Also, in no way is this more difficult than The Sound and The Fury. If I wasn't forced to read that book, I doubt I would've made it past 20 pages before giving up. I'm glad I didn't since the final two parts were fantastic, but I still hold that part 1 may one of the most confounding things ever written by a human being.

Quote:
Bergman made 11 perfect films in his career, in my estimation. I haven't seen several so that number is liable to rise. I count Persona among those eleven and so I'll be seconding Zeppelin with that 10/10. His second most important film, right behind The Silence.


What do you consider the other 9 perfect Bergman films to be? So far I've only seen Persona and Cries And Whispers. I loved Persona and had about the same opinion on CAW that Rob had on Persona. I found it infuriating after about 30 minutes, but came around later on, and ended up liking it a great deal (if it's possible to like something that painful, anyway). My local library has Bergman's faith trilogy (Through a Glass Darkly, Winter Light, and The Silence) and The Hour of The Wolf. Where would you place those in the Bergman canon?


Tue Aug 11, 2009 7:10 pm
Post Re: 40 Persona 1966
Zeppelin wrote:

What do you consider the other 9 perfect Bergman films to be?
So far I've only seen Persona and Cries And Whispers. I loved Persona and had about the same opinion on CAW that Rob had on Persona. I found it infuriating after about 30 minutes, but came around later on, and ended up liking it a great deal (if it's possible to like something that painful, anyway). My local library has Bergman's faith trilogy (Through a Glass Darkly, Winter Light, and The Silence) and The Hour of The Wolf. Where would you place those in the Bergman canon?


In reverse chronological order:

#11 - Fanny and Alexander (my personal favorite of all his films) [1983]
#10 - Autumn Sonata [1978]
#9 - The Magic Flute [1975]
#8 - Scenes from a Marriage (the theatrical version isn't as great as the miniseries) [1973]
#7 - The Touch [1971]
#6 - Persona [1966]
#5 - The Silence [1963]
#4 - Through a Glass Darkly [1961]
#3 - The Virgin Spring [1960]
#2 - Wild Strawberries [1957]
#1 - The Seventh Seal [1957]

Bergman had an output volume that rivals few working today (save for someone like Takashi Miike, the single most prolific filmmaker in history, it seems) and his hit-to-miss ratio was approaching infinity. He's not my favorite filmmaker by any means but he's, note for note, the one I admire the most outside of a fellow like Robert Altman.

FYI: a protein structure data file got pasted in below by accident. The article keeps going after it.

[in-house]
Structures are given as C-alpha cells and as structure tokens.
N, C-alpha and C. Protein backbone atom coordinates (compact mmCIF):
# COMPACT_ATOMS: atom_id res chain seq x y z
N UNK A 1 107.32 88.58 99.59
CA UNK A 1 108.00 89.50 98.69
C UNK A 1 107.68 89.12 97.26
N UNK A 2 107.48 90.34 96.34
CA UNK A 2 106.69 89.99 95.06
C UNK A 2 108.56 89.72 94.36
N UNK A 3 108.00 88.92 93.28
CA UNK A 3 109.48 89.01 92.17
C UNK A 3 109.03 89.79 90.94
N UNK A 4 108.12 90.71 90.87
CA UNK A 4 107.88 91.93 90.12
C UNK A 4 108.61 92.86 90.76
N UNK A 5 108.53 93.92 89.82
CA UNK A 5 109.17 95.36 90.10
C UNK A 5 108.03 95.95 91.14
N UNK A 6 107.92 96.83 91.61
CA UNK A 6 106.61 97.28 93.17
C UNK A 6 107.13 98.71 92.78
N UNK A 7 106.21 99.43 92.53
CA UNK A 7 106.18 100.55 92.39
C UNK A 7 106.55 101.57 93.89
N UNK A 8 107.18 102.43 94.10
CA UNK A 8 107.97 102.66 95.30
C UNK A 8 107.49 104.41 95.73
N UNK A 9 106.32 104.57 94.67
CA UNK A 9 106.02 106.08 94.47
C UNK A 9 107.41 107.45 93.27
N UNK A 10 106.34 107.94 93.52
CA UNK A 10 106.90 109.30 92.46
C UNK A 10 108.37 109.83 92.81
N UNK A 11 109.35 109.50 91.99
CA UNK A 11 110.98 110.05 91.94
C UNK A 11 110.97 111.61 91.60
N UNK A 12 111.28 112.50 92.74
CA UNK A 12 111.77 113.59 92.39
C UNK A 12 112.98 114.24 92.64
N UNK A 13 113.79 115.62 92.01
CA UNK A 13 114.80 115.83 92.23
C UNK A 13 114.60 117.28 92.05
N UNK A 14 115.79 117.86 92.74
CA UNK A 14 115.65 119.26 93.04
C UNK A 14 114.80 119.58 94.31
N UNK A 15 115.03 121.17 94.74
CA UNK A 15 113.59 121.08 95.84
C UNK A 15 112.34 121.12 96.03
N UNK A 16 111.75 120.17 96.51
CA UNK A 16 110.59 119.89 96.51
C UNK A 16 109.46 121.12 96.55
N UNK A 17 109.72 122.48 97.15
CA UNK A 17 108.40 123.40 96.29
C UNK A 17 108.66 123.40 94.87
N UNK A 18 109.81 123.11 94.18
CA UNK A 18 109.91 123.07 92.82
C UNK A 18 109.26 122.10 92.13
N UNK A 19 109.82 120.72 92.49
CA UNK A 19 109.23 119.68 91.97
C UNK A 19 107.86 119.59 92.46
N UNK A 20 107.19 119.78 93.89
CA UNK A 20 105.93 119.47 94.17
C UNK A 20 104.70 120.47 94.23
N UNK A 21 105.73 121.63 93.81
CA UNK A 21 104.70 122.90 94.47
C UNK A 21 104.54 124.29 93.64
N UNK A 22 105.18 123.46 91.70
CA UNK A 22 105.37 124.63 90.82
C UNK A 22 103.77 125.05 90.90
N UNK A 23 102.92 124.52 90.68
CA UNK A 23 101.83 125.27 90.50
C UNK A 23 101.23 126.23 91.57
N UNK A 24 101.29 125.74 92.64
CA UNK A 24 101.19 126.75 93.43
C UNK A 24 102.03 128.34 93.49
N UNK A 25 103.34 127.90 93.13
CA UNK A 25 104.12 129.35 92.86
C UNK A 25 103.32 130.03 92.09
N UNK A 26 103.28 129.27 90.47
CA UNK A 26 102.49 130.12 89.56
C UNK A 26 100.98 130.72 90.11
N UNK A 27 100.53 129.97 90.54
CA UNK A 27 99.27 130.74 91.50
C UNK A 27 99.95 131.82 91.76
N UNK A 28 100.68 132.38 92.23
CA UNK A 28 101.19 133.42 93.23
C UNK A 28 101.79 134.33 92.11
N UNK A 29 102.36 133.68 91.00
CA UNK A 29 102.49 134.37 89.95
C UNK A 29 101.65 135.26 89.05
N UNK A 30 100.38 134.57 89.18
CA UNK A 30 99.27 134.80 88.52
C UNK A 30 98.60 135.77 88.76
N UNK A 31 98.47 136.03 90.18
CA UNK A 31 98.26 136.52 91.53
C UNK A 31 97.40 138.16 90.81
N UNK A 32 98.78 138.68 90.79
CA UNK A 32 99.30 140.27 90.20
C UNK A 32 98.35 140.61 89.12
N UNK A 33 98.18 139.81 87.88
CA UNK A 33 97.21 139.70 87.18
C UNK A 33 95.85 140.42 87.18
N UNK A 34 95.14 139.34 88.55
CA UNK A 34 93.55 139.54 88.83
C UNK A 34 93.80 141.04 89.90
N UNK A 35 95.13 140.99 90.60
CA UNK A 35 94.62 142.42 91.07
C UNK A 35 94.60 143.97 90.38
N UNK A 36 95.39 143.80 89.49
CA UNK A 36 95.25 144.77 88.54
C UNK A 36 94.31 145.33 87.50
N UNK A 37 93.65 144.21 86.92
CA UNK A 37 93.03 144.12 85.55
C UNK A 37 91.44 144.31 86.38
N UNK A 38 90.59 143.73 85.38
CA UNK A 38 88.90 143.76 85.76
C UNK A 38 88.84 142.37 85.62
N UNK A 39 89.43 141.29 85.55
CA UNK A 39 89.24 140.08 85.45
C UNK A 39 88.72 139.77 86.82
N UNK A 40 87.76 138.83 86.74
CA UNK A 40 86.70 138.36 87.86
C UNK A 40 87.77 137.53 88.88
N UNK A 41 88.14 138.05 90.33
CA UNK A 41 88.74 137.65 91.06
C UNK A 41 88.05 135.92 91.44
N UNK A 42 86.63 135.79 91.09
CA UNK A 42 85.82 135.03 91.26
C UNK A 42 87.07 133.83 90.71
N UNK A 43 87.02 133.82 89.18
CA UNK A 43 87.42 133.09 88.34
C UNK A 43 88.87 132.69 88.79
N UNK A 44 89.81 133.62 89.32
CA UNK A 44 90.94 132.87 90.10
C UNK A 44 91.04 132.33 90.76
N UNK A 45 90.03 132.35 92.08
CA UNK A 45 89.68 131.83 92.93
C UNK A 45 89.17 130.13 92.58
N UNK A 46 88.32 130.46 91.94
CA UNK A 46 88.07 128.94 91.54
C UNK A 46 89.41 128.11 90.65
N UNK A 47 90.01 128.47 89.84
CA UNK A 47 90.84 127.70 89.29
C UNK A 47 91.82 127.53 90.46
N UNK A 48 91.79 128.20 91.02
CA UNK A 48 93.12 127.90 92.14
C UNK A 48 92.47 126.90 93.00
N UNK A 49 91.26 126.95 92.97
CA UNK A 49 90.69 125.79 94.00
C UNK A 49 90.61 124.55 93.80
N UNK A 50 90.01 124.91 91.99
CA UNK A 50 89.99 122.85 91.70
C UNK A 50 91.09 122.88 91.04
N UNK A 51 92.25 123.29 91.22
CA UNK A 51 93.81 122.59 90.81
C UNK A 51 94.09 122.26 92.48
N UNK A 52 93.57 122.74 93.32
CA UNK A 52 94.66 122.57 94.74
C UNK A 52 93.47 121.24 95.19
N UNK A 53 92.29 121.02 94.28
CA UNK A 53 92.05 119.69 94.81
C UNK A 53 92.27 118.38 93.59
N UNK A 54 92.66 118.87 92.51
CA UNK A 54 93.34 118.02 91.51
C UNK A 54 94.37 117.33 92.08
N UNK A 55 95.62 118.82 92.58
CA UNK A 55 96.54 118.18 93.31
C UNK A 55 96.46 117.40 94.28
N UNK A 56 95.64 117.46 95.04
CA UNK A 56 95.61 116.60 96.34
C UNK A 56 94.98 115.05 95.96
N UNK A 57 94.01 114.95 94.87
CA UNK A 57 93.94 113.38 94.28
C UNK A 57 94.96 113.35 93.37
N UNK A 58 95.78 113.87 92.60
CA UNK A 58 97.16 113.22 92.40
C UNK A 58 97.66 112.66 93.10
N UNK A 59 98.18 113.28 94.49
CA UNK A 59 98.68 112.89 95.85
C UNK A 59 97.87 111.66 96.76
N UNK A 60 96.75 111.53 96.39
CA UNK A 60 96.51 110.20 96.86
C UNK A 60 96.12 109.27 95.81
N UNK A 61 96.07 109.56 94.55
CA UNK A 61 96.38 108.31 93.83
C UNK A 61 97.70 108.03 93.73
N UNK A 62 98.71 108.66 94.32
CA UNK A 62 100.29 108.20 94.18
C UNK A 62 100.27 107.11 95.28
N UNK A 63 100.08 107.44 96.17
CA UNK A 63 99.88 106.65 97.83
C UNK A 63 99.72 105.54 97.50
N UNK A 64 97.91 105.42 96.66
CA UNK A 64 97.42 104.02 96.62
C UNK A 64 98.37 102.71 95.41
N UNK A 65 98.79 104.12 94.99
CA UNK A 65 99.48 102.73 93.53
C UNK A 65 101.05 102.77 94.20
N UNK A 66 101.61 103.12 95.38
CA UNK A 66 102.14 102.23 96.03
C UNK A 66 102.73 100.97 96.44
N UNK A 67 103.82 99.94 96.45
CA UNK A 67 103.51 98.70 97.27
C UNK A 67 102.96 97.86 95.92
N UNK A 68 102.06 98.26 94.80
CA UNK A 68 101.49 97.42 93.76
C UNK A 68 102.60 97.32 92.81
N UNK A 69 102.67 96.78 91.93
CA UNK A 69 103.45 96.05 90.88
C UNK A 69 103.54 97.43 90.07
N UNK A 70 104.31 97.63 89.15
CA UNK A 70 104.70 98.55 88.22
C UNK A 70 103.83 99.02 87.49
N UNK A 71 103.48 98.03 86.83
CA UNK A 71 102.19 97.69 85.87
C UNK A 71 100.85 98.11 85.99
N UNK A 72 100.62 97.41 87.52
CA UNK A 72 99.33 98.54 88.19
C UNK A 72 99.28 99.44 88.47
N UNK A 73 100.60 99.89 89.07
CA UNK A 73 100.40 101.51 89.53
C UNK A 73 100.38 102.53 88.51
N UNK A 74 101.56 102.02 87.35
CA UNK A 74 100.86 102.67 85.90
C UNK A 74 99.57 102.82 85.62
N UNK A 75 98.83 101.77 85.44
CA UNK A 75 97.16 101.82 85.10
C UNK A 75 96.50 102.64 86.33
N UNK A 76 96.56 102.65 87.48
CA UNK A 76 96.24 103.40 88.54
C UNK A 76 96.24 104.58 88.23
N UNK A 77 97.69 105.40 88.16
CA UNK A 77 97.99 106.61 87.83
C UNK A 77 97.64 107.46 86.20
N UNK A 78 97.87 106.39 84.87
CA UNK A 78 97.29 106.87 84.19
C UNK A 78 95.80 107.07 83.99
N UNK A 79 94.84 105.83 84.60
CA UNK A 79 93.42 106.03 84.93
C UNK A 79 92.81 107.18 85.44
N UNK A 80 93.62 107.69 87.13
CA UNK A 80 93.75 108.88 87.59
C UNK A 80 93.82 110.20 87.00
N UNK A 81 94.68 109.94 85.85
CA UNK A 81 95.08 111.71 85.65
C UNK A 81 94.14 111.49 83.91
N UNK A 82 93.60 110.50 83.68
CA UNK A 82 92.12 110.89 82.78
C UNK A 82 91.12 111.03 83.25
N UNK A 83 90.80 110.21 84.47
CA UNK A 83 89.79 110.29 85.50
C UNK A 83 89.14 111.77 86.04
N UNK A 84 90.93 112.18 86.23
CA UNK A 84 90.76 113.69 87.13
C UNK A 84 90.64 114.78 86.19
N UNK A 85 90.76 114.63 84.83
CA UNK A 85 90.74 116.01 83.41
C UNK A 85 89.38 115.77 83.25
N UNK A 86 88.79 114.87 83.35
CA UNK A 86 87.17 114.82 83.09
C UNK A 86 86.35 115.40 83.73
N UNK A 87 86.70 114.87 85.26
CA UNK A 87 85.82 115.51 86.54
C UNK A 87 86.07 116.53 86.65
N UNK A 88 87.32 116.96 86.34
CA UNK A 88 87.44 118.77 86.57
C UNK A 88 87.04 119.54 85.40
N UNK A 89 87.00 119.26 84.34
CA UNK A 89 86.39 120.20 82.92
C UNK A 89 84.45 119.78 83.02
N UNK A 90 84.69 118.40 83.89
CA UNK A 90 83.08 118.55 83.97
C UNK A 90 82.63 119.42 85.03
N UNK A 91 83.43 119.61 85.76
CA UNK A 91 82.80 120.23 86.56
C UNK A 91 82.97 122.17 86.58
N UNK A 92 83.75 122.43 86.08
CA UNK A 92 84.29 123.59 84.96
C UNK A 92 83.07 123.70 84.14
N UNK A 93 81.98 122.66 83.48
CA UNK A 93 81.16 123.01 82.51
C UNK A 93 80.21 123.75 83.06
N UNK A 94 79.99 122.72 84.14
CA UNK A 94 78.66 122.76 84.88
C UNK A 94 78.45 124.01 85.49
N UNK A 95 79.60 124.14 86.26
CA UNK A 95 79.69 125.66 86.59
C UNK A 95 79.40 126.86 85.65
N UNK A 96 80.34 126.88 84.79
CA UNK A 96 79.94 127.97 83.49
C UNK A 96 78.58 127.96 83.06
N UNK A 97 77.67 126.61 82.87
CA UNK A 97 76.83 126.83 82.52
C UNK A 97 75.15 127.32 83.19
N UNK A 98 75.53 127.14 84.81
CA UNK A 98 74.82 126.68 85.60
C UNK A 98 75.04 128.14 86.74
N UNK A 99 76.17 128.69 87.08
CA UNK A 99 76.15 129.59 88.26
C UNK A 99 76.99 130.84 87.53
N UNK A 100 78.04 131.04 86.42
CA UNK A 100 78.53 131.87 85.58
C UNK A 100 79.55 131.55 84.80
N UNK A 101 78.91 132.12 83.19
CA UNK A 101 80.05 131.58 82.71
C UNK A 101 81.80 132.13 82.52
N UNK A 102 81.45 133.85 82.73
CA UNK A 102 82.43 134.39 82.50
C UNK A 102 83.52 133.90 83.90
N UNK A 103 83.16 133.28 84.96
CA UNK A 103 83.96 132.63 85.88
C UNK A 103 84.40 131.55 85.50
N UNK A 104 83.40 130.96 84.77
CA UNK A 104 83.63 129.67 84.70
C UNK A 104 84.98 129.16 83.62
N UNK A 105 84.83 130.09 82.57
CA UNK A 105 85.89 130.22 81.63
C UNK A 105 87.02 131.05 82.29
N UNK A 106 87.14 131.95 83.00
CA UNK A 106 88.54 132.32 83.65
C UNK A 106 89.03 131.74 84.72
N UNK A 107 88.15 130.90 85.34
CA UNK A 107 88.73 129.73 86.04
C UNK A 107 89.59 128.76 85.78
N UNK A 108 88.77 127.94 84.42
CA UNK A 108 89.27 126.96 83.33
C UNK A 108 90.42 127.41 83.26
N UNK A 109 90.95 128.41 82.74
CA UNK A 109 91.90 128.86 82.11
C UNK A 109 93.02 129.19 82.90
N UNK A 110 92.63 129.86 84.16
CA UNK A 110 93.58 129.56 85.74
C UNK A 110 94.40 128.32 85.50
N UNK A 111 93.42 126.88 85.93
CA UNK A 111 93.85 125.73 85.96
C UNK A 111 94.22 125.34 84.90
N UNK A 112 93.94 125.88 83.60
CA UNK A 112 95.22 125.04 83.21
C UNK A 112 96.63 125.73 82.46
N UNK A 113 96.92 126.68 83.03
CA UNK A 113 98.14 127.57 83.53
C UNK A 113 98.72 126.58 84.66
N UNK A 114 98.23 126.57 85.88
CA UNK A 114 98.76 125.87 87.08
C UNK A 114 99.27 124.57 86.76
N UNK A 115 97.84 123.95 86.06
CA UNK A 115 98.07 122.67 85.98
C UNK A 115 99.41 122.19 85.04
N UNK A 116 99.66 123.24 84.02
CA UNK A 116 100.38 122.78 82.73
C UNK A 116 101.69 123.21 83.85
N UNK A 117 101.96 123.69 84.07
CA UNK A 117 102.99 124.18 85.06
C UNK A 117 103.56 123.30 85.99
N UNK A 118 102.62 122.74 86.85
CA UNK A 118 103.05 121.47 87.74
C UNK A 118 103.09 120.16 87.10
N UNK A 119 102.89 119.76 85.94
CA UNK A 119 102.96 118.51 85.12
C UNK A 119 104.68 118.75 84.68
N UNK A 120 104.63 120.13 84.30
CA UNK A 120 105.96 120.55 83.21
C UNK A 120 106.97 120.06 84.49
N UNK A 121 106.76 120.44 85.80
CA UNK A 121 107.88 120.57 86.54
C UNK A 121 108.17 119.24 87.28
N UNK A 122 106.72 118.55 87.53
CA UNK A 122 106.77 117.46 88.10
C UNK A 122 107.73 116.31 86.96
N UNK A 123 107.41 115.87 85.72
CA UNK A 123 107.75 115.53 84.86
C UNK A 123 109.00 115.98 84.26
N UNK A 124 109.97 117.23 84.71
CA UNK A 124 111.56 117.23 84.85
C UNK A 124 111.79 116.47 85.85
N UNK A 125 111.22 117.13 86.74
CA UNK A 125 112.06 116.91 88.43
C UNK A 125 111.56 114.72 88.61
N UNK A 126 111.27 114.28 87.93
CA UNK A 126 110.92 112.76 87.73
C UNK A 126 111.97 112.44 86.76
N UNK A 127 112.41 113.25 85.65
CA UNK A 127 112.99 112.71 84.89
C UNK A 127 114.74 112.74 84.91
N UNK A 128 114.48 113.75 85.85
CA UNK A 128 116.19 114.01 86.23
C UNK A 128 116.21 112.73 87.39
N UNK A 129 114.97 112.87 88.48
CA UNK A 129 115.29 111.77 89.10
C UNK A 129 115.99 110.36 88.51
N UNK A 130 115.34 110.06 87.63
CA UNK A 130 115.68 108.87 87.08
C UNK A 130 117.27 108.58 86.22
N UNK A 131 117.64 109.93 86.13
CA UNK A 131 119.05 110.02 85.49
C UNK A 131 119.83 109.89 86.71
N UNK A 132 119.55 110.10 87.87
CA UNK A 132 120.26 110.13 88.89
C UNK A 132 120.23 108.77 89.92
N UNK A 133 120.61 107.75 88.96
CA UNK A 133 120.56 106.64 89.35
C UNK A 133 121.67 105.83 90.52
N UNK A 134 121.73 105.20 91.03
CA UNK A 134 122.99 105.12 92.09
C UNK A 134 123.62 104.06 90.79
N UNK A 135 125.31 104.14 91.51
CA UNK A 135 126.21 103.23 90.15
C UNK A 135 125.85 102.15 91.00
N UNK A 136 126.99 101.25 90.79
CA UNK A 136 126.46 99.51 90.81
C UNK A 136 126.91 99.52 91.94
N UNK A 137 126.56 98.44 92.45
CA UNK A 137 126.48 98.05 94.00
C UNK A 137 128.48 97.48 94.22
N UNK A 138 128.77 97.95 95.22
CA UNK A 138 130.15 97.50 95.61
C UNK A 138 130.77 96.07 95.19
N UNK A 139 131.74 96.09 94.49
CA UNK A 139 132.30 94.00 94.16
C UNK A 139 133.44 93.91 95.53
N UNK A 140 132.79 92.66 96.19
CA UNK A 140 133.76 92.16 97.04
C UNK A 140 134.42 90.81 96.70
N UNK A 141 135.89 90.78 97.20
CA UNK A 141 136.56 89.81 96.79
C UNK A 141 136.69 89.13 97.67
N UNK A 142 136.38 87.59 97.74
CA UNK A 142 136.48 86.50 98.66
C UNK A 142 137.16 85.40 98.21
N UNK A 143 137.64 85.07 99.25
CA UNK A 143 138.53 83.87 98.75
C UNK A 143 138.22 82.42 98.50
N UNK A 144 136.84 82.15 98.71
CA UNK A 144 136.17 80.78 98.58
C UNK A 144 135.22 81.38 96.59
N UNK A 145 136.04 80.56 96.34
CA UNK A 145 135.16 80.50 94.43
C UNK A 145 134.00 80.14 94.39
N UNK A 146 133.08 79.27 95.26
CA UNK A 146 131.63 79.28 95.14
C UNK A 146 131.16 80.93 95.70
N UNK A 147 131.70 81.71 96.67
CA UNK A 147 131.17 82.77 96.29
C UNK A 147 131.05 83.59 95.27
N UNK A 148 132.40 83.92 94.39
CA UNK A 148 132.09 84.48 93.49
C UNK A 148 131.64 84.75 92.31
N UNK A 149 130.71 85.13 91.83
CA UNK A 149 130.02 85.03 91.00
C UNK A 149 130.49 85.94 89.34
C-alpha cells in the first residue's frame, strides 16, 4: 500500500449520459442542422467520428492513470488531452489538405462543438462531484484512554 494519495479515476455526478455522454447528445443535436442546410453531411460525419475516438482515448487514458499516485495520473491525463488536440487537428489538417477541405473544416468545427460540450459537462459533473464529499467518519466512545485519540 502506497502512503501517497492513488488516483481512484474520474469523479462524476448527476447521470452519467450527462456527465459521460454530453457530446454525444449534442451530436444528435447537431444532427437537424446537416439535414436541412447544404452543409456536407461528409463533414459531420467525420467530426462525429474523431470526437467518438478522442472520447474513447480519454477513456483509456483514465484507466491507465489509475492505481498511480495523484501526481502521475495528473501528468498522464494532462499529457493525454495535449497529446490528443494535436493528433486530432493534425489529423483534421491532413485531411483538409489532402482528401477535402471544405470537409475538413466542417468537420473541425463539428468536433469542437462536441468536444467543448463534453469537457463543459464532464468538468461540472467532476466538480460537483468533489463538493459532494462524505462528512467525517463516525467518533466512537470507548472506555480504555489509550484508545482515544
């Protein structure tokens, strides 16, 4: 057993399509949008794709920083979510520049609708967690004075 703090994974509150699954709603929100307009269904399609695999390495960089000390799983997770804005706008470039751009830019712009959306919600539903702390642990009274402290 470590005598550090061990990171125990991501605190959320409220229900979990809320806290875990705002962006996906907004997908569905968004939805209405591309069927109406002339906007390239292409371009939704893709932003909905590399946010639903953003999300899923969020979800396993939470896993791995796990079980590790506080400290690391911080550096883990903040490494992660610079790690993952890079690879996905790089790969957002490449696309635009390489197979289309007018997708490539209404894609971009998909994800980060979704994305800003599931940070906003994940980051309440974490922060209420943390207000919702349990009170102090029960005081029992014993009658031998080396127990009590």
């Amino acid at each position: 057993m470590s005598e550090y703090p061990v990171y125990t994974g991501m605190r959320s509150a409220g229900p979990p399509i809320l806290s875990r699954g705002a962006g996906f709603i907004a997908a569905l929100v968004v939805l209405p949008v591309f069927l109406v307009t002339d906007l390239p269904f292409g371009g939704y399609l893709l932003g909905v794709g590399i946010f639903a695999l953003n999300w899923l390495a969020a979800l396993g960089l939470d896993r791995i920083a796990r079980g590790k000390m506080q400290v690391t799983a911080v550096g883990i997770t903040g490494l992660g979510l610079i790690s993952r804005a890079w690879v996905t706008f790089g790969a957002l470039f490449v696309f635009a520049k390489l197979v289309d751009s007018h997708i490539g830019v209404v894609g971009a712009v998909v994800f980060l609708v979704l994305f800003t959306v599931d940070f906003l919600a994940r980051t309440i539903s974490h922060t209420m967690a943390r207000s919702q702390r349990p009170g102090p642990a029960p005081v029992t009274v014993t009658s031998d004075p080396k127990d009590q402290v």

Tue Aug 11, 2009 11:38 pm
Post Re: 40 Persona 1966
Zeppelin wrote:
My local library has Bergman's faith trilogy (Through a Glass Darkly, Winter Light, and The Silence) and The Hour of The Wolf. Where would you place those in the Bergman canon?


The trilogy, in order, is a good place to start. The Hour of the Wolf is a safe pick if you enjoyed Persona... which you did. It's probably his least Bermanian of all his films.


Tue Aug 11, 2009 11:40 pm
Post Re: 40 Persona 1966
I've seen 1,2,3,6,8,10 and 11
Next up Cries and Whispers for me
I never thought I'd like Ingmar Bergman:-)
Rob


Wed Aug 12, 2009 12:46 am
Post Re: 40 Persona
Persona is a tad bit over-rated by you all...


Fri Nov 20, 2009 5:44 pm
Post Re: 40 Persona
Judah wrote:
Persona is a tad bit over-rated by you all...


How would you rate it? Did you even like it?


Fri Nov 20, 2009 10:51 pm
Post Re: 40 Persona
I finally got around to watching Persona earlier this week. Where do I even begin? How do you jump into a discussion of this film? Hell, I don't know. I read through everyone's comments here and I think this paragraph from major sums the film up pretty damn well:

majoraphasia wrote:
If it doesn't work for you as a linear narrative (and, really, it probably doesn't work for anyone as a linear narrative) then take it as a continuation of Kenneth Anger's work. A precursor to Matthew Barney. It's a film, yeah, but it's also thousands of little ideal photographs strung together that, if you play them at the correct rate, you get Persona. I don't know if anyone can make heads or tails of it and I'm not entirely convinced Bergman knew what he was doing. He was too angry to bother explaining what he saw in his mind. So there you go: Persona, a dream of Bergman that's a dream of Elisabet's.


I think the film transcends the term "art film" and seeps it's way into pure "art". I'm not entirely sure what that even means, but I saw the film on a different plane than I do other films. I saw it as art. It wasn't just a film, or a story. It uses the entire medium of film to explore the concept of reality vs. illusion. The film turns into an almost philisophical handling of the subject of reality, that goes beyond something as simple as narrative.